Tabla and Claps
Updated: Sep 21
“We rarely hear the inward music, but we’re all dancing to it nevertheless.”
There is no better beat than the heartbeat of a mother. Like the waves wrapping around you. There is no better song than the prayers of a father. His heart hugging you with his harmony. The mothers' lullabies and fathers' cradle songs that we grew up with are true music. They touch us in a way no other music can. Then we get introduced to the calls of prayers and the bells of churches or temples. We wake up, shower, eat, ride, work, and sleep, all the while listening to music. Some of us face the music of the boss, and others face the music made by their spouses. As ringtones or as doorbells, music is with us everywhere—perhaps as a second voice—not ours, but of those who are ours. We are fans of different genres, but there are some artists that rule your heart. Michael Jackson, Bon Jovi, Elvis Presley, Ghulam Ali, and Pankaj Udhas are just a few of my favorites. And Nusrat Fateh Ali is not merely a singer—he is so much more than that.
“Who needs drugs, when you have Nusrat Fateh Ali Khan.”
I am a big fan of Nusrat.
“Yeh jo halka halka saroor hai
Yeh Teri Nazar ka kasoor hai”
“Ever since you looked at me that way,
I am mellow and tipsy”
As I get in my car from the golf course, a local FM radio station aired this song. It makes my bones shiver in consonance on the road. They say don’t drink and drive. Fortunately, I am sitting in the back seat, so I don’t need to worry about the road and traffic. I can focus solely on Nusrat and company.
This song matches and mixes the lyrics of three great poets of the subcontinent: Jigar Murad Abadi, Abdul Hameed Adam, and Anwar Jogi. Adam is a great advocate of freedom and liberty. He preaches liberation from the clerics of organized religions.
Abadi is known for his wisdom. He is a phenomenal artist of words and can magically enhance their meanings. His poetry itself is a call of sagacity and peace. Jogi, on the other hand, is a traveler of mystic paths, seeking the ultimate truth through poetry & music. Drunkenly amorous, he lives way above the traditional social norms. This song is a call of a lover who is drunk on true love—not on any intoxicating substance!
Nusrat and his team invited them all into this song. He chose their best lines on the subject and gave them all he had. A poet observes, conceives, and organizes ideas and then braids them into a garland of words. But then a singer gives these words a soul, making them dance in the air. The words of this song not only decorate the environment but embroider it in lace. Nusrat's cadence forms a staircase to the heavens, and its intonation takes us beyond that. The mystic tone of his voice forges a rhythm within the very core of my own being. It unbolts the locked fields of my barren brain and terraforms it with seeds of artistic dimensions. Now, even I have a tree within me, and it bears fruit in the form of passion and intelligence. What a soul-provoking ride that is.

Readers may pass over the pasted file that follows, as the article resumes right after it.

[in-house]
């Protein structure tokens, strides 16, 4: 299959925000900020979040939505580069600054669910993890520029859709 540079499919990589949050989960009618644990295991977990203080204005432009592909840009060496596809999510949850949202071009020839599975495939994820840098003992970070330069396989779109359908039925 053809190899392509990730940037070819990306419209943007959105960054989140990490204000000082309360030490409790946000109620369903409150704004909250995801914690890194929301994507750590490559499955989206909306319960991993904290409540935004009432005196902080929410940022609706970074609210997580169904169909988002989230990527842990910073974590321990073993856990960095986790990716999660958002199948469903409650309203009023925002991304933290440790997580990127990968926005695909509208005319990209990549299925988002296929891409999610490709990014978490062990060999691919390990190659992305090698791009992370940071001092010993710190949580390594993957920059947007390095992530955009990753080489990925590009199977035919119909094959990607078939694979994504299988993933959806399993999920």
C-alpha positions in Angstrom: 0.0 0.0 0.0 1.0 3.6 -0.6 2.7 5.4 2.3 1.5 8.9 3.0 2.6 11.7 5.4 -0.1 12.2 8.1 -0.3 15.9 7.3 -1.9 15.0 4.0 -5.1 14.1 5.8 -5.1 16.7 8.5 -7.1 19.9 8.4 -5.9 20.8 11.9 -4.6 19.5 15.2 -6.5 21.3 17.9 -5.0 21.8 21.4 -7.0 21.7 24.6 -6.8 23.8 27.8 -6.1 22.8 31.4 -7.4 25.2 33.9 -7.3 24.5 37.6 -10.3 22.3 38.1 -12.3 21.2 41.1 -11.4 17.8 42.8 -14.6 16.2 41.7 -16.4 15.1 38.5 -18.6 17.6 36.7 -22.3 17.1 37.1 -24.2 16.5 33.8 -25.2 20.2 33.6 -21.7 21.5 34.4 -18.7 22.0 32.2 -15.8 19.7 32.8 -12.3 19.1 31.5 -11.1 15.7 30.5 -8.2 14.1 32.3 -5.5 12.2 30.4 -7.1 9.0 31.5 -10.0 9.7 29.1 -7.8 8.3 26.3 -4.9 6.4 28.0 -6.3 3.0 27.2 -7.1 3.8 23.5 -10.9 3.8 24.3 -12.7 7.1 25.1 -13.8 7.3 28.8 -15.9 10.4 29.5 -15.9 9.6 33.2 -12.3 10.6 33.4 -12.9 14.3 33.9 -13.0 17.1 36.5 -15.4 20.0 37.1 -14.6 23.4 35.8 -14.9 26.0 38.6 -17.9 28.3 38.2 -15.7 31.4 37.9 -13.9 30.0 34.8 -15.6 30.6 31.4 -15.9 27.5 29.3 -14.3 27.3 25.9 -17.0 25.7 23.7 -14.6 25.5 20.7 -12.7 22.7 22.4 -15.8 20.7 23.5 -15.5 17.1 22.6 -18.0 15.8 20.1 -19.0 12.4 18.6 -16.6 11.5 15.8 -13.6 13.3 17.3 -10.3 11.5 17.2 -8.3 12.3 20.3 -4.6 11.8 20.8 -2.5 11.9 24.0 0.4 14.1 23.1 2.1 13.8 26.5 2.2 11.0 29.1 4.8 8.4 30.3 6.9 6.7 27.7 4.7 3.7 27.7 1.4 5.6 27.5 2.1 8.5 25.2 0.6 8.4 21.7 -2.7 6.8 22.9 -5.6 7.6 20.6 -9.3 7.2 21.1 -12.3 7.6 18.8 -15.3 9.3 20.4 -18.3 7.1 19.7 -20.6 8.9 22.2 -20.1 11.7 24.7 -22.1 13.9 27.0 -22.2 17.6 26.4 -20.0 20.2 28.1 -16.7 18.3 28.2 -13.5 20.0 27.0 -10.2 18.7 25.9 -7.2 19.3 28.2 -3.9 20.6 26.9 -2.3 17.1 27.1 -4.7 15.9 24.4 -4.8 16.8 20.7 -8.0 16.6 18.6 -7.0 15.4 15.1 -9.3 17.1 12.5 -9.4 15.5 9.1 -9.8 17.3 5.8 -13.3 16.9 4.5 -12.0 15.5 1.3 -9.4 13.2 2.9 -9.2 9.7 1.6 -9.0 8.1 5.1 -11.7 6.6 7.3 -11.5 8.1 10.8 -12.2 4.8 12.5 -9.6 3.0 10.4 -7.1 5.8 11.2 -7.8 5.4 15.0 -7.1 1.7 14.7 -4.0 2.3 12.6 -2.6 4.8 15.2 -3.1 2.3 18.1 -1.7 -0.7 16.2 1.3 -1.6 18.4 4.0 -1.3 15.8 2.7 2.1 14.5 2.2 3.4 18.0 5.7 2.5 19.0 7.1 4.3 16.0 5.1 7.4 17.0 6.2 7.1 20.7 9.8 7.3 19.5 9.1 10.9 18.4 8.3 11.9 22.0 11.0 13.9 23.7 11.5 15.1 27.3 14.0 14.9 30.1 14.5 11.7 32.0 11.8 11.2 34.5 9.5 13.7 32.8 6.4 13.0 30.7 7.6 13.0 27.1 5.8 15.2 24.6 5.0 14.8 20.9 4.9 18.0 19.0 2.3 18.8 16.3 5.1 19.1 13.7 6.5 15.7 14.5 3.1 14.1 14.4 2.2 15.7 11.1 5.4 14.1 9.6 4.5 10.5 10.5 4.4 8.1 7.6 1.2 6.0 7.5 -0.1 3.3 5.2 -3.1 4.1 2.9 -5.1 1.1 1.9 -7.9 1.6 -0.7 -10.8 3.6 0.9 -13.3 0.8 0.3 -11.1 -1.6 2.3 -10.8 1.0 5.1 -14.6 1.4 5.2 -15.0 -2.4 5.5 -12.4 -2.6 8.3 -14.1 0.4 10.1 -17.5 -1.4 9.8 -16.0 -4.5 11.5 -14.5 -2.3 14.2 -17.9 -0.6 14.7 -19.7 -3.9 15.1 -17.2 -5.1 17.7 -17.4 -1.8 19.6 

The genre of this music is called ‘Qawali.’ It originates from the era of Amir Khusro, a Hindavi-Persian poet—a sufi, musician, and singer, and a minister in Balban dynasty. He is also known as the voice of India.
Time and again, Qawali has taken me to my heights and depths and has steered me towards exploring many new elements of my personality.
“The whole world is high
So is its system-
The nation is tipsy- -
And a blithe jar smiles there
With an inebriated glass
My day is dazed
The night is consumed
My morning is merry
And so is every evening.”
The flow of these lines by the poet and an ornamental delivery by the singer create a perfect harmony between my mind, heart, and soul. It’s a masterpiece by Nusrat and his team. I am constantly searching for words to describe my feelings here, but to little avail, thanks to my inadequate vocabulary and limited knowledge of the English language. This voice transcends words into new worlds.
Adam’s rebellious verses, Abadi’s wisdom, Jogi's rapture, Nusrat's voice and depth of Persian words, the intensity of Arabic tunes, the zeal of the crew, and the beat of Indian tabla (twin hand drums) create an awe-inspiring atmosphere. The amalgamation of group clapping and the reassuring voices of the participating singers build a launching pad for the next verse. Every syllable is strengthened by one another. An ensemble of veteran musicians accompanied by the renowned vocalists of Nusrat and his family soar through the choir in order that I—and many others—should transcend, beyond the sphere of euphoria and gnosis.
It re-enforces my soul and lifts up my spirits.
It awakens a dervish in me and takes me to mystic flights, enriching me with the beauties of art and the simple complexities of music. I can achieve nirvana on sufi beats by Nusrat. I love it.
Golfer, Blogger, Entrepreneur, Author, Poet, Wanderer, photographer, Rebel.
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